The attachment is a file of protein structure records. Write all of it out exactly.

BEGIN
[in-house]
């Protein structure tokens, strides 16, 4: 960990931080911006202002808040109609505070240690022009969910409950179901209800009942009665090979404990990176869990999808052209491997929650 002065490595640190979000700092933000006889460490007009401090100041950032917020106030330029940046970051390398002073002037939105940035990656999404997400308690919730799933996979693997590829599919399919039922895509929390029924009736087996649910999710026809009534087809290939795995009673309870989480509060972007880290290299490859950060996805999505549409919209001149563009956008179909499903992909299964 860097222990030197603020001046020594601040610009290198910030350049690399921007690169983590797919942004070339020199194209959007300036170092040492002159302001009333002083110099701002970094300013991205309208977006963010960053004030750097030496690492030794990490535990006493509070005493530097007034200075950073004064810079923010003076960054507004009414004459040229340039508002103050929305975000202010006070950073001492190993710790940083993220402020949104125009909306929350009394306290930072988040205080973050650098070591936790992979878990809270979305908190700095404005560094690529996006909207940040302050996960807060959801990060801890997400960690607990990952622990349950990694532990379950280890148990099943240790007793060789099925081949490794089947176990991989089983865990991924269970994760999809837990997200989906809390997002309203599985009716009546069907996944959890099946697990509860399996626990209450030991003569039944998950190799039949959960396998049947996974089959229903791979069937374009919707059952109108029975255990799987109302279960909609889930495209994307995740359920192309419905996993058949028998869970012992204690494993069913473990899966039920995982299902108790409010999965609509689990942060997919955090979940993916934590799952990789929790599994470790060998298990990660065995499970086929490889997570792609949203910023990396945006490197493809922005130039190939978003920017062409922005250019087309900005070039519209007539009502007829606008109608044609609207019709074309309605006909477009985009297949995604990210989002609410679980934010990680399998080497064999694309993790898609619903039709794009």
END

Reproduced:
[in-house]
């Protein structure tokens, strides 16, 4: 960990931080911006202002808040109609505070240690022009969910409950179901209800009942009665090979404990990176869990999808052209491997929650 002065490595640190979000700092933000006889460490007009401090100041950032917020106030330029940046970051390398002073002037939105940035990656999404997400308690919730799933996979693997590829599919399919039922895509929390029924009736087996649910999710026809009534087809290939795995009673309870989480509060972007880290290299490859950060996805999505549409919209001149563009956008179909499903992909299964 860097222990030197603020001046020594601040610009290198910030350049690399921007690169983590797919942004070339020199194209959007300036170092040492002159302001009333002083110099701002970094300013991205309208977006963010960053004030750097030496690492030794990490535990006493509070005493530097007034200075950073004064810079923010003076960054507004009414004459040229340039508002103050929305975000202010006070950073001492190993710790940083993220402020949104125009909306929350009394306290930072988040205080973050650098070591936790992979878990809270979305908190700095404005560094690529996006909207940040302050996960807060959801990060801890997400960690607990990952622990349950990694532990379950280890148990099943240790007793060789099925081949490794089947176990991989089983865990991924269970994760999809837990997200989906809390997002309203599985009716009546069907996944959890099946697990509860399996626990209450030991003569039944998950190799039949959960396998049947996974089959229903791979069937374009919707059952109108029975255990799987109302279960909609889930495209994307995740359920192309419905996993058949028998869970012992204690494993069913473990899966039920995982299902108790409010999965609509689990942060997919955090979940993916934590799952990789929790599994470790060998298990990660065995499970086929490889997570792609949203910023990396945006490197493809922005130039190939978003920017062409922005250019087309900005070039519209007539009502007829606008109608044609609207019709074309309605006909477009985009297949995604990210989002609410679980934010990680399998080497064999694309993790898609619903039709794009």